We eat well here in the Morvan, in Burgundy, central France. Cheeses to die for, top-quality meat and poultry, superb fruit, vegetables and salads, a bewildering choice of pâtés, terrines and other charcuterie, delectable tarts and cakes. All this and wine too!
Lefty propaganda prattles merrily of diversity and cultural enrichment. Well, our visitors leave us culturally enriched by their experience of local food (our cheese boards would be impossible to duplicate in rural England), while our French friends and neighbours embrace our Chinese and Indian dishes, along with toad-in-the-hole, cottage pie and indeed, roast pork with proper crackling.Some cuts of meat are different here, too, so I sometimes show our local butcher a diagram from a recipe book to indicate precisely what I have in mind.
France has a tradition of spicy North African and West Indian cuisine thanks to her overseas possessions past and present. It is, however, a long time since the French had a foothold in the subcontinent, and what is sold as curry powder here comes in wee glass spice jars and tastes of nothing much. So we ask our visitors to bring curry ingredients: turmeric and cumin, coriander, fenugreek and cardamom, with jars of Patak’s curry pastes and tandoori spice as a back-up. My deep-fried curry puffs are welcome at every local gathering. In Suffolk I made my own pastry, but the ready-made stuff here is a great time-saver.
1 pack ready-made pastry
1 beaten egg
Left-over curry (meat, chicken, vegetable, etc)
Heat your chip pan (sunflower or rapeseed oil is best).
Cut out 3 inch rounds of pastry. Brush each round with beaten egg.
Place a teaspoonful of curry in the centre and pinch closed. Seal with a little more egg if necessary.
Serve with chutney for dipping (I make my own using fruit from the garden).
French cookspeak is littered with faux amis, terms that are the same in both French and English but have different meanings. Beware of discussing processed food that contains preservatives – un préservatif is a condom. Here, un muffin is a cupcake. What they call bacon here is thin, lean ham.
Well, it takes all sorts, and after almost 9 years here in the Morvan we have ‘gone native’ in most respects. There are, however, aspects of the local cuisine that still fail to please. We don’t go for gizzards and guts and we don’t do frog legs.
A gizzard is defined as ‘the thick-walled part of a bird’s stomach, in which hard food is broken up by muscular action and contact with grit and small stones’. Here gizzards – les gésiers – are available ready-cooked in every supermarket. I admire the skill and ingenuity involved in transforming such unappetising material into a delicacy, but I can’t forget the chore of emptying the corn and grit out of a chicken gizzard before stewing it with the neck to make stock for gravy.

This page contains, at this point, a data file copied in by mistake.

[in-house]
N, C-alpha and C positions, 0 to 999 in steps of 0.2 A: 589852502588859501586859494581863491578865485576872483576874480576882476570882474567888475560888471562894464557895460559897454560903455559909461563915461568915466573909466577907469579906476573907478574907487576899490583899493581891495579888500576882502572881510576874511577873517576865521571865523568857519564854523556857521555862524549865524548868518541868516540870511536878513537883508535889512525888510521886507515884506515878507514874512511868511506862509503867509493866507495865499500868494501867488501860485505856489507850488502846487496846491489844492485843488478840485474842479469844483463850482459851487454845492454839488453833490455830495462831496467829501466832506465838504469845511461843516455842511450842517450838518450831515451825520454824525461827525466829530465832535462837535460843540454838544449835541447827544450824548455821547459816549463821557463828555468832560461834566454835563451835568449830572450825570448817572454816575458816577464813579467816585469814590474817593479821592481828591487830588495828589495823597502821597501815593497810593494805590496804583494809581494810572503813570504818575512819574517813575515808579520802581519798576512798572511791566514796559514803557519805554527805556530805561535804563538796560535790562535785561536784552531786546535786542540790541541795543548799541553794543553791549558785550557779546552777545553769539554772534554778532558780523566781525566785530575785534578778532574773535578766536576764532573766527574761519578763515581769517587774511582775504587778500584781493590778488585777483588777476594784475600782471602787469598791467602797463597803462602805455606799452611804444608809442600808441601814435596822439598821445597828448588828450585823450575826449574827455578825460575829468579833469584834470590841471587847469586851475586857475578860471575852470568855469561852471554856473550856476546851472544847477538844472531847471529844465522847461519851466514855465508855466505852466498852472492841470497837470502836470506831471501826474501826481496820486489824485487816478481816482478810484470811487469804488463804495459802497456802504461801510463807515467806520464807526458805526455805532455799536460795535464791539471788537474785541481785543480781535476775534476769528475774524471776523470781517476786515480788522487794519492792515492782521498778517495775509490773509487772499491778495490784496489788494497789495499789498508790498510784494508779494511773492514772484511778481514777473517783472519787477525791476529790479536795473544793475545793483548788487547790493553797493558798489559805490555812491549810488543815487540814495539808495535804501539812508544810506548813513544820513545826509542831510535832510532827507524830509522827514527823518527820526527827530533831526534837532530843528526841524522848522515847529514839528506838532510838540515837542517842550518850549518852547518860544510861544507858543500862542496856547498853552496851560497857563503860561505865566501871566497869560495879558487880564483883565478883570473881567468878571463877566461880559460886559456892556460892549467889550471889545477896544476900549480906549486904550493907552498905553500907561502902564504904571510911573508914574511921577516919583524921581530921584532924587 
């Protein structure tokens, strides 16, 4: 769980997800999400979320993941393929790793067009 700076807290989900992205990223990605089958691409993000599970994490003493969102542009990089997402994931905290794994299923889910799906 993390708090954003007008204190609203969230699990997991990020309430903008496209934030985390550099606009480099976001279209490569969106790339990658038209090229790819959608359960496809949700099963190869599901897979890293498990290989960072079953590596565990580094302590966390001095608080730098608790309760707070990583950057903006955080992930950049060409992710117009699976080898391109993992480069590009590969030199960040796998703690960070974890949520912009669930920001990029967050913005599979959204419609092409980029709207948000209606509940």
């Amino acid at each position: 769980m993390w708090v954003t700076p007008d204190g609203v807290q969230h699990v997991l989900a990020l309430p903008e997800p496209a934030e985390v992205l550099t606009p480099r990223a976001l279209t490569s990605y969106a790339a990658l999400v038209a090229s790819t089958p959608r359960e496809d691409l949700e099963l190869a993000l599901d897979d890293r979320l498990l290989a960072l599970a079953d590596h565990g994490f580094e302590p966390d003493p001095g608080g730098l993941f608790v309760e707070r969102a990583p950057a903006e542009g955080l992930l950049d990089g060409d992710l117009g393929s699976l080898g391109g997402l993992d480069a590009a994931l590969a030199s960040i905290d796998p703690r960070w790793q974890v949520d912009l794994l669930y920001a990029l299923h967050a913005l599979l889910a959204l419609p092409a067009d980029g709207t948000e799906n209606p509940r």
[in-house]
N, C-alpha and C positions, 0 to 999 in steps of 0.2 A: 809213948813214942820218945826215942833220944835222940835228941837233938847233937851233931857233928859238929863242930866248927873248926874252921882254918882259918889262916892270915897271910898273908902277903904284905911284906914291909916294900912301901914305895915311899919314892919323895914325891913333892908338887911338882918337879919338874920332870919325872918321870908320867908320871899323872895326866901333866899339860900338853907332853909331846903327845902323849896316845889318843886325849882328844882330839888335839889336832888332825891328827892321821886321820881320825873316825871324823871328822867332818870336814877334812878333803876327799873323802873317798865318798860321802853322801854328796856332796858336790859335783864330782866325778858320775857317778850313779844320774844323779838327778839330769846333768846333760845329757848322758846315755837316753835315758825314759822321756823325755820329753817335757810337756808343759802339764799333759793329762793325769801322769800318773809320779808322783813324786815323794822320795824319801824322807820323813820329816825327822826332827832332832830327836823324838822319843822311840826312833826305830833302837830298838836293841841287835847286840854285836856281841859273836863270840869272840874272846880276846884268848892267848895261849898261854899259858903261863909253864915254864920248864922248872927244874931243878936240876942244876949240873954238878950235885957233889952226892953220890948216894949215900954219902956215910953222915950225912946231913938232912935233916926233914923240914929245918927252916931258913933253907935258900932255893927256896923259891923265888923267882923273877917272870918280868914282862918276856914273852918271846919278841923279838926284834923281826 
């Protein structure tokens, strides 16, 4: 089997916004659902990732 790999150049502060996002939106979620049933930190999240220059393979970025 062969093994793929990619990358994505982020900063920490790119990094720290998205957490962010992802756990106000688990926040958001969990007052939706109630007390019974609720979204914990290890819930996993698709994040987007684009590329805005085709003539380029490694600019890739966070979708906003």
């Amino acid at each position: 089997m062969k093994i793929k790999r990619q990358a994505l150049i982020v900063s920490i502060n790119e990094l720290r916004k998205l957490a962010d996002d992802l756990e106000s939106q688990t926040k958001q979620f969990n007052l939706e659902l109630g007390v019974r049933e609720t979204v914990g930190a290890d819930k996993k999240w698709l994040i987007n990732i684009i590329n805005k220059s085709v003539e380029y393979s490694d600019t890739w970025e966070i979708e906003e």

The French are famous for using even the most obscure corners of their pigs to make delicious charcuterie. The intestines are used to make andouillettes. An online description says:
True andouillette is rarely seen outside France and has a strong, distinctive odour related to its intestinal origins and components. Although sometimes repellant to the uninitiated, this aspect of andouillette is prized by its devotees.
The Association Amicale des Amateurs d’Andouillette Authentique awards certificates of excellence to the producers of seriously good andouillettes.
Well, my Scottish granny’s recipe for haggis called for a sheep’s stomach bag and pluck – liver, lungs and heart – and I had the chore of mincing the pluck with a lump of suet, so who am I to be squeamish? Nevertheless, I am glad to give andouillettes a miss.
And now to cuisses de grenouille. It is perhaps a tad hypocritical to object to frog legs on humanitarian grounds, when we close our eyes to intensive poultry rearing and all the other horrors that seem inevitable if the public demands cheap meat. Out of sight, out of mind; but consider
Frogs used for trade are captured by the bucket and slaughtered in the most insanitary and inhumane manner. Usually they have their legs cut off with a blade while still alive. The rest is tossed aside on a bloody twitching pile of limbless torsos to die slowly.
It is a little more reassuring to watch a video in which decapitation precedes amputation.
However, my chief objection is to the harm the frog leg industry does to Third World agriculture. I would have to be very hungry indeed to tackle cuisses de grenouille.
What about snails? Burgundy is famous for its snails. If you enjoy seafood, les escargots are just the landlubber cousins of winkles and whelks. Every supermarket sells tinned snails, and foil trays of snails with garlic butter, and every hardware store offers ovenproof dishes to take 6 or 12 snails, together with little tongs and prongs. .There is a snail farm in our village: no rolling acres required, and few set-up costs. People go snail-gathering in the way Brits go blackberrying. What astonishes me is that nobody seems to have marketed slugs. We have 6 inch orange slugs here. Can anyone oblige me with a recipe?
Together with husband John, Rosemary Border Rabson emigrated to the Morvan in rural Burgundy in 2005, where few other Brits have ventured. Rosy's chief preoccupation is Charity Cottage, a holiday cottage which she runs in aid of Combat Stress. The holiday cottage, in their garden at Maré le Bas in the Morvan, has its own website, www.charity-cottage.org.uk which has links to Combat Stress. They are taking bookings for 2014. Every penny goes to Combat Stress www.combatstress.org.uk